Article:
Thankful For Their Sacrifices

I know many of you tirelessly work at collecting family histories.  Dusting off the past with hopes of unraveling their stories. What we’re able to learn, is so often found in a stale vault, library or archive. That’s why the “Ukrainian Pioneer Centenary Recognition Program”  is so unique.

My journey to the past has revealed that my Great Grandparents Nikolia & Waselina (Nick & Elena) settled in Alberta back in 1900. (Then, The Dominion Lands of Canada as Alberta only became a province on September 1, 1905). They arrived in the spring of 1899 in Halifax via a ship boarded in Hamburg, Germany. Their long journey began in Bukovina, then a part of the Austrian Empire. I’d be keen to know how they got to Hamburg.  Did they walk?  Was there a train? Those details seem lost to history.

Like so many Ukrainian immigrants, they came for the promise of free land. A plan set in motion by the railroad, to occupy the vast, unsettle west. It was a five-year process. A homesteader had to give proof of consistent residency on the land and  show a specific number of acres where being worked. Without farm equipment, this was all done by hand, manual labour.  Here’s my Great Grandfather’s Title to the land, granted by the Alberta Government in 1906, what a proud day that must have been.

They came with very few tools, no money and didn’t know english. How daunting would that be?  In most cases these new comers had no house to call home.  Yet they were not deterred.  Three generations later I’m here to acknowledge their perseverance.  Sadly, I haven’t any photo’s of them to share, but their son John, my grandfather, also continued to raise his family in the same area. Here they are on the farm in the Mid 40’s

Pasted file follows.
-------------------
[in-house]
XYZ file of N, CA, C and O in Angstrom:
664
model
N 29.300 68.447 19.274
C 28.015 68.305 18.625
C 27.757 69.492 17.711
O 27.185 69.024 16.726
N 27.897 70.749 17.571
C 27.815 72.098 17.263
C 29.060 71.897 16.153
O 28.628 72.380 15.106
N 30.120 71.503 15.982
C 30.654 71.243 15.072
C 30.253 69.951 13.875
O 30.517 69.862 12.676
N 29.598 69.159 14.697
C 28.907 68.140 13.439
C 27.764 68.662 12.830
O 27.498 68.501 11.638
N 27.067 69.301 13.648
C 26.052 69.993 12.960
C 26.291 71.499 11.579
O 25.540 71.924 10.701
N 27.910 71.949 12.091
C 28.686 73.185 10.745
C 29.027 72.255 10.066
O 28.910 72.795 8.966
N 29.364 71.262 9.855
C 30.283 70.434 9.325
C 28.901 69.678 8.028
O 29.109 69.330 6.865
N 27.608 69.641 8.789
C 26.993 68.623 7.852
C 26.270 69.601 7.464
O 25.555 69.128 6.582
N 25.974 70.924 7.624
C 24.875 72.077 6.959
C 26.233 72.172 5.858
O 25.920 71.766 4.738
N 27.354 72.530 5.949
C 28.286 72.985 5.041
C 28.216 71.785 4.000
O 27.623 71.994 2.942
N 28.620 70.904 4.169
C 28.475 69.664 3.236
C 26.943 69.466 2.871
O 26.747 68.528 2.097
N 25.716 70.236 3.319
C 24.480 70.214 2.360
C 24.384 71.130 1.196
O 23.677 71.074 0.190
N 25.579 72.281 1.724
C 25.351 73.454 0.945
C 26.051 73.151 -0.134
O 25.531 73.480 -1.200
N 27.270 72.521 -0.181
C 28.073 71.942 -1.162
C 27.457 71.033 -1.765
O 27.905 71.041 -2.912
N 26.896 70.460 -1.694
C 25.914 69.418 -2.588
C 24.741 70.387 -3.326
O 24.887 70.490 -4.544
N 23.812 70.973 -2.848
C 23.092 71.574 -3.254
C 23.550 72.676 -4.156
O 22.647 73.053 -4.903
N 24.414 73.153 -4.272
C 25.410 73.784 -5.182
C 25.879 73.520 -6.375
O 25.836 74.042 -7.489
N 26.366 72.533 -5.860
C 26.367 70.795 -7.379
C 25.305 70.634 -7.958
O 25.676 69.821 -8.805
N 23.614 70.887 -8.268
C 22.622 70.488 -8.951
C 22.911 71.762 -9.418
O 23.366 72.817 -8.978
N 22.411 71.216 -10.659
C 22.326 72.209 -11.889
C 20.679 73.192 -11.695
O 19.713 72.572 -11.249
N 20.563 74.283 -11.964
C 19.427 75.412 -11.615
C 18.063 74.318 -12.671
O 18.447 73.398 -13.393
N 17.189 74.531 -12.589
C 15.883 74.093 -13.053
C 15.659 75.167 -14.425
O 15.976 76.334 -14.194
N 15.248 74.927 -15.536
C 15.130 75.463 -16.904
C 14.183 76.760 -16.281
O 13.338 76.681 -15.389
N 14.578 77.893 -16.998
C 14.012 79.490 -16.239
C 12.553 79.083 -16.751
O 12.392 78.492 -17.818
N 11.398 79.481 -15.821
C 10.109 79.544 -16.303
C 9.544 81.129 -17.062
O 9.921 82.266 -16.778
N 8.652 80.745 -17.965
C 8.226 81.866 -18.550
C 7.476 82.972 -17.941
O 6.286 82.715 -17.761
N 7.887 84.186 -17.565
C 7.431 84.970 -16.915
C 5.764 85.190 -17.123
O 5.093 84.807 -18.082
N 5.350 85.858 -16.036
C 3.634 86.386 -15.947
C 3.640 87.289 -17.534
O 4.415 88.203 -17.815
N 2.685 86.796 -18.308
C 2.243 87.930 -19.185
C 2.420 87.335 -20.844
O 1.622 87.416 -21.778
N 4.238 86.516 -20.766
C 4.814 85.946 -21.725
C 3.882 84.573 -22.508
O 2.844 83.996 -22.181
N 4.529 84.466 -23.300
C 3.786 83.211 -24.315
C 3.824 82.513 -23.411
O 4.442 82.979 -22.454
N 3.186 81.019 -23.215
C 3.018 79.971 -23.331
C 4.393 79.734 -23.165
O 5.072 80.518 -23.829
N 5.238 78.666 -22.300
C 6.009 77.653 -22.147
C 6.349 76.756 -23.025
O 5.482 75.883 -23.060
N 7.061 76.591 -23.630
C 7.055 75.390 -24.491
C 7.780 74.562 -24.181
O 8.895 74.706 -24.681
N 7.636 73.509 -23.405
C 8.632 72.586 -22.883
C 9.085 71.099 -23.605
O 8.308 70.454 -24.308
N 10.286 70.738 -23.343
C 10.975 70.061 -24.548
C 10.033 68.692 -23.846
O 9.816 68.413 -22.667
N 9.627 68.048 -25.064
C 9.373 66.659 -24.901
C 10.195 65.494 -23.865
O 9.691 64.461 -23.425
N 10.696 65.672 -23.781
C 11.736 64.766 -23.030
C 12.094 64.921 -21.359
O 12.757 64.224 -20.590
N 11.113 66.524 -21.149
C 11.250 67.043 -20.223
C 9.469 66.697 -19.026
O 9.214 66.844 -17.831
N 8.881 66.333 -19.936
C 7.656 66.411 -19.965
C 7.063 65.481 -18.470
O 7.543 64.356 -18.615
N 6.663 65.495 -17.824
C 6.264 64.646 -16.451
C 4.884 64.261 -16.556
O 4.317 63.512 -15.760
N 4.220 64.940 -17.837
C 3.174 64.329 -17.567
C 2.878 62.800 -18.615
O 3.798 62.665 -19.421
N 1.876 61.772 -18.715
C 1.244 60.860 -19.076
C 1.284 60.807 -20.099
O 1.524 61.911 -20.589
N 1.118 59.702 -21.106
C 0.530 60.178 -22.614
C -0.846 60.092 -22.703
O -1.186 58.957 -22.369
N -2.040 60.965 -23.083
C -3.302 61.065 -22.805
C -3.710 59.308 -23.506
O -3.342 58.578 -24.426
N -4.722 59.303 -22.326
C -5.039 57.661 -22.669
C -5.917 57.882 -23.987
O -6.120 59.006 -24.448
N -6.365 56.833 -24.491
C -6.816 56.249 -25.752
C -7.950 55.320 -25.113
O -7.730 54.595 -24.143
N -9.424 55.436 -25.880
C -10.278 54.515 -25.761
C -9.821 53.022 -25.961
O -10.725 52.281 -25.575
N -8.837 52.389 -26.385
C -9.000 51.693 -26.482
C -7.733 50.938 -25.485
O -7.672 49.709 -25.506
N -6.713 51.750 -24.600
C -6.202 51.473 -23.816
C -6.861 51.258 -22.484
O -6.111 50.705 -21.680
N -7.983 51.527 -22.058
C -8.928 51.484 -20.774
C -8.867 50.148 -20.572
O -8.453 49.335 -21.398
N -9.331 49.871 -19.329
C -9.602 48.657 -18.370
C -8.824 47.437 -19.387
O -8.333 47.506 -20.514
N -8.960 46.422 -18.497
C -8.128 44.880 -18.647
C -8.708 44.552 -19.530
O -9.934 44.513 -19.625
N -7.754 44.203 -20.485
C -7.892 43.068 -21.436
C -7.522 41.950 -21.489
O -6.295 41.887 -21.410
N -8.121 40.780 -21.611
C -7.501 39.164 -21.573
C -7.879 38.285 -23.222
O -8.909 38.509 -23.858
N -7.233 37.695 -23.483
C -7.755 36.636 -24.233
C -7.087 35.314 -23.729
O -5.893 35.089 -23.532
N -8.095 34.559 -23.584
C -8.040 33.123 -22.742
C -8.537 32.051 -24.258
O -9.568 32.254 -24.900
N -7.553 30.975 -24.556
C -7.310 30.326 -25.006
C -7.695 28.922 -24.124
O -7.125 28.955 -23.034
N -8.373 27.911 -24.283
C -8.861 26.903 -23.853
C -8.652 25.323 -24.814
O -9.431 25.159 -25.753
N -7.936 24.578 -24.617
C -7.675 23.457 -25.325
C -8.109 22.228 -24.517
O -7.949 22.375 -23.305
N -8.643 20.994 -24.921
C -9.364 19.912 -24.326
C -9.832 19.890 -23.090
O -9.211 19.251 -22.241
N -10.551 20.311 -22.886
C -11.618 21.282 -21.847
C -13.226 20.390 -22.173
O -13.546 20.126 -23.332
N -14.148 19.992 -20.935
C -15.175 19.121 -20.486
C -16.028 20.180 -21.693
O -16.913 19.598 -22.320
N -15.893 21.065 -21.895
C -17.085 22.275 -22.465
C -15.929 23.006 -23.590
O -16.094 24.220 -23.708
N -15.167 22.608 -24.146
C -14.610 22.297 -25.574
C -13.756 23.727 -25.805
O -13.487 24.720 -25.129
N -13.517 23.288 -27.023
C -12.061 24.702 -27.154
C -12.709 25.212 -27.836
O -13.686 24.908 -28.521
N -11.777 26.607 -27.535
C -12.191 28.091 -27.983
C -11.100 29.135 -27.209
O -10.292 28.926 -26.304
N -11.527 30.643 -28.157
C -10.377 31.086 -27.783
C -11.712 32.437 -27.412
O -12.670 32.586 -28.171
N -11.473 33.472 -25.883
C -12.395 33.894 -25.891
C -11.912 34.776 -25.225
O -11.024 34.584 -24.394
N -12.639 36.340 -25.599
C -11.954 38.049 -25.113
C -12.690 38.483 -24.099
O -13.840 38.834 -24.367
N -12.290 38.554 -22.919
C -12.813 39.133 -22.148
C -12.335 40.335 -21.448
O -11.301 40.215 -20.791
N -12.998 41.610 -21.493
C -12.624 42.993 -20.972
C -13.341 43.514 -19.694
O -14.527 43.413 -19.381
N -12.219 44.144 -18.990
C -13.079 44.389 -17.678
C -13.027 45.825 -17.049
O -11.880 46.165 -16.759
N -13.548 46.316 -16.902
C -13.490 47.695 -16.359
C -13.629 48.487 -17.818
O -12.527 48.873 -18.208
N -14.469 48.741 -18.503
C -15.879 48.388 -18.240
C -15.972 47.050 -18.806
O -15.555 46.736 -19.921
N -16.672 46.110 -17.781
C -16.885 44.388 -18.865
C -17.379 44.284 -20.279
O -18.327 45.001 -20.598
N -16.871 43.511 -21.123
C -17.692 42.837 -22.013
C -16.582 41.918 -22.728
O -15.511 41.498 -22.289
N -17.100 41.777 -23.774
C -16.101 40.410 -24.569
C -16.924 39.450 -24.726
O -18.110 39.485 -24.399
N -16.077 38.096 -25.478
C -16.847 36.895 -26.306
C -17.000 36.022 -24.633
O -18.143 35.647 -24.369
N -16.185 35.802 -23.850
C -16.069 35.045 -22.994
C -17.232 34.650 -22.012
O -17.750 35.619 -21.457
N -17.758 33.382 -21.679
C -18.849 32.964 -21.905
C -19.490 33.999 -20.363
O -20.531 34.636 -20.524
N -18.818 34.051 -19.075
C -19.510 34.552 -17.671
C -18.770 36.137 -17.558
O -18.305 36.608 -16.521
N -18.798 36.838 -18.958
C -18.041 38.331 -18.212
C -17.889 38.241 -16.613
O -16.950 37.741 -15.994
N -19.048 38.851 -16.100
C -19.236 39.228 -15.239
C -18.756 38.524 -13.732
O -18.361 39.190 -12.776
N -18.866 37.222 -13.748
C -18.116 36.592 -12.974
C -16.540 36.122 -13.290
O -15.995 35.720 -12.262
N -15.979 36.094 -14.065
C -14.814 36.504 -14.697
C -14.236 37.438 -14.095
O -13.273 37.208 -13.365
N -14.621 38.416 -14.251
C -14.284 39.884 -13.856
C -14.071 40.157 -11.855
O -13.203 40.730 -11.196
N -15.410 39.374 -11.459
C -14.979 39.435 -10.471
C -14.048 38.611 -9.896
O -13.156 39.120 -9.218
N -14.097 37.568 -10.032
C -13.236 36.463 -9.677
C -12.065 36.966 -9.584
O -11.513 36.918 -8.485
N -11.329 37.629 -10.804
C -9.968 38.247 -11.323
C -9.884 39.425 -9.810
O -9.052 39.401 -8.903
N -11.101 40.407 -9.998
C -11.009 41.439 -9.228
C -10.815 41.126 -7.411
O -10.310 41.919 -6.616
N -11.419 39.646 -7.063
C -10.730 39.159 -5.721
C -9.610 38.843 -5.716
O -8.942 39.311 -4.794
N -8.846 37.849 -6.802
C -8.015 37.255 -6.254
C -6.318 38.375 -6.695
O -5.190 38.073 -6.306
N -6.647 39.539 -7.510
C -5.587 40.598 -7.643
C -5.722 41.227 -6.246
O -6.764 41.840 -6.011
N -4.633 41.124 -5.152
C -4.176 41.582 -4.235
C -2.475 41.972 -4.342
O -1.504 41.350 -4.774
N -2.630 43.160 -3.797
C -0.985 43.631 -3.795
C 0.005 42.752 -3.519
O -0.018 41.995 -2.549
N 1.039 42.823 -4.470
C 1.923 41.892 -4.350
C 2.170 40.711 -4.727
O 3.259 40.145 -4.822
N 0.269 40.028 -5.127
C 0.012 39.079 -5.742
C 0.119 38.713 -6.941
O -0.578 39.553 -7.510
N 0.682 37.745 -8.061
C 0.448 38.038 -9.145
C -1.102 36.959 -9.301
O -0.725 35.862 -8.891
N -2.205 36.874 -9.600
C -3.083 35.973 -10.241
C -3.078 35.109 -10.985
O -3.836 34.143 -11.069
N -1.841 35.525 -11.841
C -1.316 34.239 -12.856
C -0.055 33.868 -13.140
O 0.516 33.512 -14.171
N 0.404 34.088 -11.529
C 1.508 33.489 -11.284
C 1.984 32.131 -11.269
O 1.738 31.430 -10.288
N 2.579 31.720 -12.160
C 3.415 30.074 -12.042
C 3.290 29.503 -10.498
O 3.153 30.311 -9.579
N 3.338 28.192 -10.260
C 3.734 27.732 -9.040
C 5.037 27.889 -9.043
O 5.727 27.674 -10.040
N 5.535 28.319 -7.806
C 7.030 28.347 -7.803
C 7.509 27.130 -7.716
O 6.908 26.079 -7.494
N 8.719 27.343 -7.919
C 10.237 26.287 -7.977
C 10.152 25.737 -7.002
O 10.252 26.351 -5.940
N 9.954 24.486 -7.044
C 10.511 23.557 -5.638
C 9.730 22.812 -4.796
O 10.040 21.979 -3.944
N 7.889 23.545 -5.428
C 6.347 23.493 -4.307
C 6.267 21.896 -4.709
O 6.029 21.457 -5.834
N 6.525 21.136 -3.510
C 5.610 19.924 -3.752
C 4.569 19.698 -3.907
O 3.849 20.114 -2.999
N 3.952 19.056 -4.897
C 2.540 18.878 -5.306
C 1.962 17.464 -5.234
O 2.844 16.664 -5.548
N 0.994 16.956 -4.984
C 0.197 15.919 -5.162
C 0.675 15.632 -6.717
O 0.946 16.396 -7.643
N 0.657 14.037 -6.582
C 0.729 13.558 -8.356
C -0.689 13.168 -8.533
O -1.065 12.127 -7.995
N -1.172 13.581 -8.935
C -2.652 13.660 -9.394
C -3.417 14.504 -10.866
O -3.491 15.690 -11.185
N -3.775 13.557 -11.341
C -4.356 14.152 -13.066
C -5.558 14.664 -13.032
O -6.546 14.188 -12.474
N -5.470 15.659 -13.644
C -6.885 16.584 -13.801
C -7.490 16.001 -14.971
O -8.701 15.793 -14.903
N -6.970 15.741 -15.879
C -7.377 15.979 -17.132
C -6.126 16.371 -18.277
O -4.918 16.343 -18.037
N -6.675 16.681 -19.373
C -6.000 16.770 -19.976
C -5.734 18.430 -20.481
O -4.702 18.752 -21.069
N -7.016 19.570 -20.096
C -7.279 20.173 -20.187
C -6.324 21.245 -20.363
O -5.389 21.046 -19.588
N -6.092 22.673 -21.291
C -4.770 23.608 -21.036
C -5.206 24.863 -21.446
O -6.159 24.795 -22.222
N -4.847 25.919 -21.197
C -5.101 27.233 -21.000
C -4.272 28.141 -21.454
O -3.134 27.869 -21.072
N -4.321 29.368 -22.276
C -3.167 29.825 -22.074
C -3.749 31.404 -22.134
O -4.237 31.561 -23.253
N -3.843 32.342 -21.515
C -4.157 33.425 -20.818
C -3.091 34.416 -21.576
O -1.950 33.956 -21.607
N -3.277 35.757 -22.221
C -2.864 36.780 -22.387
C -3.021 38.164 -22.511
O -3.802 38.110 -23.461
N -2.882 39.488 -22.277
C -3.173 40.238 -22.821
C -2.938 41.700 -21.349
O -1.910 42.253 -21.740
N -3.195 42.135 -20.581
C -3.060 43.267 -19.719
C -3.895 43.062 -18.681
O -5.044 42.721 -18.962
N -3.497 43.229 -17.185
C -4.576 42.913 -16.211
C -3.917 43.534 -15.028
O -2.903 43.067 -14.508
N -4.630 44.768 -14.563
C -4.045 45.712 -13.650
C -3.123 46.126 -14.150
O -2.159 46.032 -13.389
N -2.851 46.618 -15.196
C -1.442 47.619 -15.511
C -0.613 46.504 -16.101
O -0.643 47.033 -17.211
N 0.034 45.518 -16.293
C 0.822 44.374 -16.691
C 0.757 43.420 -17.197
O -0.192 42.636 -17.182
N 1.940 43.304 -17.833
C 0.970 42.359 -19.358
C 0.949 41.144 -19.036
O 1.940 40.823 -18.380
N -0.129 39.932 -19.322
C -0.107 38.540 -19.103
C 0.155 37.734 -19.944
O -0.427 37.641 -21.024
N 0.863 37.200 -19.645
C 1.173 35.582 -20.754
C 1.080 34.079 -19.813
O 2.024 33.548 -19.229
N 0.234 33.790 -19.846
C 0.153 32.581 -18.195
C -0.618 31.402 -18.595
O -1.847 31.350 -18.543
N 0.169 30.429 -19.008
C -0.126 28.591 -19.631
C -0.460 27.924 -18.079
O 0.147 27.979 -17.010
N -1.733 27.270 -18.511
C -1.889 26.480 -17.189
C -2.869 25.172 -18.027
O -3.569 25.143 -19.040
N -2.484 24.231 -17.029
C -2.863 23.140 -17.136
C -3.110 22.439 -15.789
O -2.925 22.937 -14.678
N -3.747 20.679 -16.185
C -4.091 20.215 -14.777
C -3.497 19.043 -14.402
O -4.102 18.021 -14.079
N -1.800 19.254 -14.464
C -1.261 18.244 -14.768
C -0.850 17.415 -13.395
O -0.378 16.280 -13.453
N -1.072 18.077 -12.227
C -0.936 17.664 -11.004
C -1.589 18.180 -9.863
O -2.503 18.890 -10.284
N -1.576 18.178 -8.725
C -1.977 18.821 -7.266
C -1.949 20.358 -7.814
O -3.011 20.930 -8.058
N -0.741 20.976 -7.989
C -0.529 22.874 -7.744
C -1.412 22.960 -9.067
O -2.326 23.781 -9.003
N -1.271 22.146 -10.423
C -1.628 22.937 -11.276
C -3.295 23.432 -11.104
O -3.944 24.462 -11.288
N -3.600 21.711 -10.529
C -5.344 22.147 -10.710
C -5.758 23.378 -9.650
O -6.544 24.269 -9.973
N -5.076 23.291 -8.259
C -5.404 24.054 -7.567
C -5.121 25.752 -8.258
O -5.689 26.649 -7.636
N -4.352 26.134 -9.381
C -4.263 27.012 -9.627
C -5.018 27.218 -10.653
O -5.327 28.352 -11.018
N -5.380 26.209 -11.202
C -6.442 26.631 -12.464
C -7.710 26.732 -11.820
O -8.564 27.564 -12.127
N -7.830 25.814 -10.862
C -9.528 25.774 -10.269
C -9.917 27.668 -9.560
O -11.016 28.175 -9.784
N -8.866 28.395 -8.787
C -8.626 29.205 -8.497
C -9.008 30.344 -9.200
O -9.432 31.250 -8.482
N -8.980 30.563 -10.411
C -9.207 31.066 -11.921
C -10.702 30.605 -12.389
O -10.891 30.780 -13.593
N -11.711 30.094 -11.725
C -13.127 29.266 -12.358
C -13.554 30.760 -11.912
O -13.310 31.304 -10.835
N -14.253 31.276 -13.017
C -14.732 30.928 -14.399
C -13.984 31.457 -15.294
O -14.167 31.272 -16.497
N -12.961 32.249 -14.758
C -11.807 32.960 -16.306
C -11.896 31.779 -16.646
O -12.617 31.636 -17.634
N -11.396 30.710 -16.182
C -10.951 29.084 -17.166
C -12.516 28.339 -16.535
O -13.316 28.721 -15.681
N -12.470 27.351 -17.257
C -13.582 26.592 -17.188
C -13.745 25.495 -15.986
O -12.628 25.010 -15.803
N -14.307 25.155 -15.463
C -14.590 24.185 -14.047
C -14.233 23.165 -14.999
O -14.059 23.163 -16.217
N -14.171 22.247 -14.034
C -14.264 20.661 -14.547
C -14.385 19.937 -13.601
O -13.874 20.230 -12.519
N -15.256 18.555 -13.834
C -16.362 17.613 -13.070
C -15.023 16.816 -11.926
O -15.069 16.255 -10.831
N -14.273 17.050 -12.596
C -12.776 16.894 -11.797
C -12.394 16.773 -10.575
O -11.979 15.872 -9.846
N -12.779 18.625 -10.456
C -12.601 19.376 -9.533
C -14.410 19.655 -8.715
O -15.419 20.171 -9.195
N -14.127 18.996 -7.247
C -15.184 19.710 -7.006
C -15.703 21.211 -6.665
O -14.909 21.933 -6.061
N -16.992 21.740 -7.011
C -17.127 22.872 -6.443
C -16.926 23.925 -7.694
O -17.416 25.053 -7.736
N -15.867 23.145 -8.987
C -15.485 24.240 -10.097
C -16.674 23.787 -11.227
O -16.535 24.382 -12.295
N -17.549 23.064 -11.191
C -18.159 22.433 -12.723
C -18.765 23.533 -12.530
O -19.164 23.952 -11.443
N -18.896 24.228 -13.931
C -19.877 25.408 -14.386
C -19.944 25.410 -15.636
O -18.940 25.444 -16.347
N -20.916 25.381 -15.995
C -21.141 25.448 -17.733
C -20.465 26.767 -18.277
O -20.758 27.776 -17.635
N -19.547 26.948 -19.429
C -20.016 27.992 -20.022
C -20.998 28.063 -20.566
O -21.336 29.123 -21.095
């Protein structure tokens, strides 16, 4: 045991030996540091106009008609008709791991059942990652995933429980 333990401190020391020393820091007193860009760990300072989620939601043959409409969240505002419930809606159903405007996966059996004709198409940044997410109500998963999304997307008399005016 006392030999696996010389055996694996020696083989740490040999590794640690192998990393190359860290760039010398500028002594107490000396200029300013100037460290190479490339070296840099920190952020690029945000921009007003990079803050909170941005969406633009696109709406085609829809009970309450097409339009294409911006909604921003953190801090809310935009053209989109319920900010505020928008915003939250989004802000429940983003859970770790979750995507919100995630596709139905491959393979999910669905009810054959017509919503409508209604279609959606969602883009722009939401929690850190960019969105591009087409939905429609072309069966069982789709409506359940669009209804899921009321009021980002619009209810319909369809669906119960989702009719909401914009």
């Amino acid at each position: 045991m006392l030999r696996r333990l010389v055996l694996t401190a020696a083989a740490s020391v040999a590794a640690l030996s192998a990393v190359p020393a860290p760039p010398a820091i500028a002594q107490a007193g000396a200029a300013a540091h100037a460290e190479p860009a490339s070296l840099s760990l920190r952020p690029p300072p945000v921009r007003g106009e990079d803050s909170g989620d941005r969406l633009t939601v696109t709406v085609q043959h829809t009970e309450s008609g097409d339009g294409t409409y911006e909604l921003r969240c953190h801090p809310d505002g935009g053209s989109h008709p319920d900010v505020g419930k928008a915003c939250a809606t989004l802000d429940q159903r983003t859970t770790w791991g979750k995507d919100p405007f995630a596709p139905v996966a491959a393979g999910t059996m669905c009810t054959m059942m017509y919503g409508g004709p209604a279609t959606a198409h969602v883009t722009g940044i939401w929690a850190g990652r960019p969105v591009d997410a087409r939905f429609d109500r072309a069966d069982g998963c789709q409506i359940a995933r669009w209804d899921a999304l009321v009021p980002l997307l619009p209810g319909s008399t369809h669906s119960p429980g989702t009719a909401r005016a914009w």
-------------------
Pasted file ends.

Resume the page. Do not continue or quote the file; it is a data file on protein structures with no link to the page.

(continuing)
My dad George is far left, Grandpa John is centre.

 My Dad’s Brother John stands far right and his mom Anne (my Grandma) is on his left.

My Dad George with brothers John and Metro

The traditions they fostered in their own families continue to be a strong influence for many of us today. With that,  multi-generations gathered at the Ukrainian Cultural Village in August to accept a Pioneer Certificate, re-kindle family relations and enjoy traditional music, dance and of course some delicious food. It’s also a chance to show gratitude and be thankful for their sacrifices.

Please join me tommorrow, for a tour of the Ukrainian Cultural Village.  A unique glimpse into the past, where my family’s story began.

“The ultimate test of man’s conscience may be his willingness to sacrifice something today for future generations whose words of thanks will not be heard.”
― Gaylord Nelson

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Living the dream with Mr Right and two black rescue cats, Petals & Blossum. Life and Love expresses itself in the many ongoing art projects. Favorite quote "we'll grow kindness in our hearts for all the strangers amoung us, till there are no strangers any more" Singer-Songwriter Patti Griffin.

14 thoughts on “Thankful For Their Sacrifices

  1. What a wonderful story! You did a beautiful job of capturing the historical facts — but also of illustrating the emotional side of immigrants’ lives. Can you imagine the courage it took to leave their home, knowing they’d never see their loved ones again, and to set off across an ocean? I don’t think many of us today would have that kind of mettle. But look at the beautiful family that bloomed from their sacrifice and hard work! You’ve given your family (and the rest of us who are interested in history of genealogy) a real gift by writing this post.

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    1. Thank you so very much dear ! It really is hard to imagine having that kind of hutzpa! But I guess even today, many families are making long and dangerous journeys to find a better life for their families. My Great Grandparents is why I have such regard for immigrants. Really, it’s where we all come from unless you’re decendents of first nations. People sure seem to forget that. We’re so lucky for the way we are able to live. I feel blessed every day. xx